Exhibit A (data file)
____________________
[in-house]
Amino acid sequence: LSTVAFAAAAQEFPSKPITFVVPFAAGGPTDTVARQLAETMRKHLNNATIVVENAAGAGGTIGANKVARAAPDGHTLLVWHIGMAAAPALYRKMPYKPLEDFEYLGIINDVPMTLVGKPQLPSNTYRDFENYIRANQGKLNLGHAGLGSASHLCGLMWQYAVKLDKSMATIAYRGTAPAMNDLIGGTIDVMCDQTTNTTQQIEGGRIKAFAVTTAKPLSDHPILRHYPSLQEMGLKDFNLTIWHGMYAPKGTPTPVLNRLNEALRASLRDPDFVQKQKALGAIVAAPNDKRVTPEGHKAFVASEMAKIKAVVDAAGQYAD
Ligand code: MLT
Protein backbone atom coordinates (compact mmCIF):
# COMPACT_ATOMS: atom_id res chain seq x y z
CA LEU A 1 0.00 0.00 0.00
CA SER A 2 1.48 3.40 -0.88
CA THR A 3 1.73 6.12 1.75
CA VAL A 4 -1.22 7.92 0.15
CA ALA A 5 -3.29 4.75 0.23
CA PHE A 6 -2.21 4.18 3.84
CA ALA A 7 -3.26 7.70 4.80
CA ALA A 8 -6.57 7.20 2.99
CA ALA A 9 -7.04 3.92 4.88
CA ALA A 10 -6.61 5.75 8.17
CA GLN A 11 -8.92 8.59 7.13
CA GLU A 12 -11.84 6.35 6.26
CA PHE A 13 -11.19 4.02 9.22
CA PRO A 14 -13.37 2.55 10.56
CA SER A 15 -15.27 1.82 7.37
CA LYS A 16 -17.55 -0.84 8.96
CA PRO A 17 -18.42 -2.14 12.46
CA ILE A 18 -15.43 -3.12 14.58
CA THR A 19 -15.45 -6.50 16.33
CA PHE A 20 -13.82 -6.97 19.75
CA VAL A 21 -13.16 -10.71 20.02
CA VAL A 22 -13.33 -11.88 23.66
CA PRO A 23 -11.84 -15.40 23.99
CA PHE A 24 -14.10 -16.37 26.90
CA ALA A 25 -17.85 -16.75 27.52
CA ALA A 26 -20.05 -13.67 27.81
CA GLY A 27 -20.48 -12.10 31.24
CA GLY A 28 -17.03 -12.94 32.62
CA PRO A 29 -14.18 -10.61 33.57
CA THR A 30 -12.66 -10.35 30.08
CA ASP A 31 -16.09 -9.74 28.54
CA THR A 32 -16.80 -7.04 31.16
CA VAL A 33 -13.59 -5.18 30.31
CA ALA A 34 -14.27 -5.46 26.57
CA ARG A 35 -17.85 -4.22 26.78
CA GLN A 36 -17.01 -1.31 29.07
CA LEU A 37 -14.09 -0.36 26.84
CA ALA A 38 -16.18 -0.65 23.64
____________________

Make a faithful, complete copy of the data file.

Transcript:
[in-house]
Amino acid sequence: LSTVAFAAAAQEFPSKPITFVVPFAAGGPTDTVARQLAETMRKHLNNATIVVENAAGAGGTIGANKVARAAPDGHTLLVWHIGMAAAPALYRKMPYKPLEDFEYLGIINDVPMTLVGKPQLPSNTYRDFENYIRANQGKLNLGHAGLGSASHLCGLMWQYAVKLDKSMATIAYRGTAPAMNDLIGGTIDVMCDQTTNTTQQIEGGRIKAFAVTTAKPLSDHPILRHYPSLQEMGLKDFNLTIWHGMYAPKGTPTPVLNRLNEALRASLRDPDFVQKQKALGAIVAAPNDKRVTPEGHKAFVASEMAKIKAVVDAAGQYAD
Ligand code: MLT
Protein backbone atom coordinates (compact mmCIF):
# COMPACT_ATOMS: atom_id res chain seq x y z
CA LEU A 1 0.00 0.00 0.00
CA SER A 2 1.48 3.40 -0.88
CA THR A 3 1.73 6.12 1.75
CA VAL A 4 -1.22 7.92 0.15
CA ALA A 5 -3.29 4.75 0.23
CA PHE A 6 -2.21 4.18 3.84
CA ALA A 7 -3.26 7.70 4.80
CA ALA A 8 -6.57 7.20 2.99
CA ALA A 9 -7.04 3.92 4.88
CA ALA A 10 -6.61 5.75 8.17
CA GLN A 11 -8.92 8.59 7.13
CA GLU A 12 -11.84 6.35 6.26
CA PHE A 13 -11.19 4.02 9.22
CA PRO A 14 -13.37 2.55 10.56
CA SER A 15 -15.27 1.82 7.37
CA LYS A 16 -17.55 -0.84 8.96
CA PRO A 17 -18.42 -2.14 12.46
CA ILE A 18 -15.43 -3.12 14.58
CA THR A 19 -15.45 -6.50 16.33
CA PHE A 20 -13.82 -6.97 19.75
CA VAL A 21 -13.16 -10.71 20.02
CA VAL A 22 -13.33 -11.88 23.66
CA PRO A 23 -11.84 -15.40 23.99
CA PHE A 24 -14.10 -16.37 26.90
CA ALA A 25 -17.85 -16.75 27.52
CA ALA A 26 -20.05 -13.67 27.81
CA GLY A 27 -20.48 -12.10 31.24
CA GLY A 28 -17.03 -12.94 32.62
CA PRO A 29 -14.18 -10.61 33.57
CA THR A 30 -12.66 -10.35 30.08
CA ASP A 31 -16.09 -9.74 28.54
CA THR A 32 -16.80 -7.04 31.16
CA VAL A 33 -13.59 -5.18 30.31
CA ALA A 34 -14.27 -5.46 26.57
CA ARG A 35 -17.85 -4.22 26.78
CA GLN A 36 -17.01 -1.31 29.07
CA LEU A 37 -14.09 -0.36 26.84
CA ALA A 38 -16.18 -0.65 23.64